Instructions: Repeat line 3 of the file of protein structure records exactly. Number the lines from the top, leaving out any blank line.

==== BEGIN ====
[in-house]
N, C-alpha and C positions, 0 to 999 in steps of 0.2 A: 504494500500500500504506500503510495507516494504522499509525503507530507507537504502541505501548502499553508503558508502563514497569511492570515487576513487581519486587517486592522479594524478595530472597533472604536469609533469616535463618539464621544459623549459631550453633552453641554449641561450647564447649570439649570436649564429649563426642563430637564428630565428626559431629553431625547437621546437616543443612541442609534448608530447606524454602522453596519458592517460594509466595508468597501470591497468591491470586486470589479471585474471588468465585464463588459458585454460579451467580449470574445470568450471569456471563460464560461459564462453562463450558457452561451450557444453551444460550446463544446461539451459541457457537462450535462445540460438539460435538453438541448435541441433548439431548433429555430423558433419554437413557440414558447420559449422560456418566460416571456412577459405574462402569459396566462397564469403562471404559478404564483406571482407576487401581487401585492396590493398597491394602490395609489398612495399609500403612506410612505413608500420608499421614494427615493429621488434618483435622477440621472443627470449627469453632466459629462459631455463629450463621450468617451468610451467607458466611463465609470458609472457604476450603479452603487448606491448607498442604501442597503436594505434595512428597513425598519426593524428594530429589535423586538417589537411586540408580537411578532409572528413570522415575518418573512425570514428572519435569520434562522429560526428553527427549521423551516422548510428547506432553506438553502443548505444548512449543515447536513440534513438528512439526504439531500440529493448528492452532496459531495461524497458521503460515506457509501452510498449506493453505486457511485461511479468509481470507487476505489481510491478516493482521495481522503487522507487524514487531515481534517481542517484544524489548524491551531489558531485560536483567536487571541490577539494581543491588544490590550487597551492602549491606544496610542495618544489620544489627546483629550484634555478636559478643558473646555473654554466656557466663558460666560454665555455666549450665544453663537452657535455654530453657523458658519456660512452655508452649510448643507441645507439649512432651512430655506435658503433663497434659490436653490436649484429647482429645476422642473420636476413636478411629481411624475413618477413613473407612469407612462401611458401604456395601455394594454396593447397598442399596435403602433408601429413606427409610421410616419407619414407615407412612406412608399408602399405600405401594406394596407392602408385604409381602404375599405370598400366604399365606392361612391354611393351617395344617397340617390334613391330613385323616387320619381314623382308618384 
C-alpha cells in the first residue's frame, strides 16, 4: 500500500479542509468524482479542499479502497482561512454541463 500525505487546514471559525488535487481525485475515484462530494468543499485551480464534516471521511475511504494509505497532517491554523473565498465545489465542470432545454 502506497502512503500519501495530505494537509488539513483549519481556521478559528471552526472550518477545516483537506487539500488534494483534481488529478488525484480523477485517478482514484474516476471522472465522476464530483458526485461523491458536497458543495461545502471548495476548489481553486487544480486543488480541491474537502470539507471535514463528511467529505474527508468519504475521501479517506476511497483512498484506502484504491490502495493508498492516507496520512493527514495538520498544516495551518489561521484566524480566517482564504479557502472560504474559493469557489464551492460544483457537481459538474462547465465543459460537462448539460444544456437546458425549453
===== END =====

C-alpha cells in the first residue's frame, strides 16, 4: 500500500479542509468524482479542499479502497482561512454541463 500525505487546514471559525488535487481525485475515484462530494468543499485551480464534516471521511475511504494509505497532517491554523473565498465545489465542470432545454 502506497502512503500519501495530505494537509488539513483549519481556521478559528471552526472550518477545516483537506487539500488534494483534481488529478488525484480523477485517478482514484474516476471522472465522476464530483458526485461523491458536497458543495461545502471548495476548489481553486487544480486543488480541491474537502470539507471535514463528511467529505474527508468519504475521501479517506476511497483512498484506502484504491490502495493508498492516507496520512493527514495538520498544516495551518489561521484566524480566517482564504479557502472560504474559493469557489464551492460544483457537481459538474462547465465543459460537462448539460444544456437546458425549453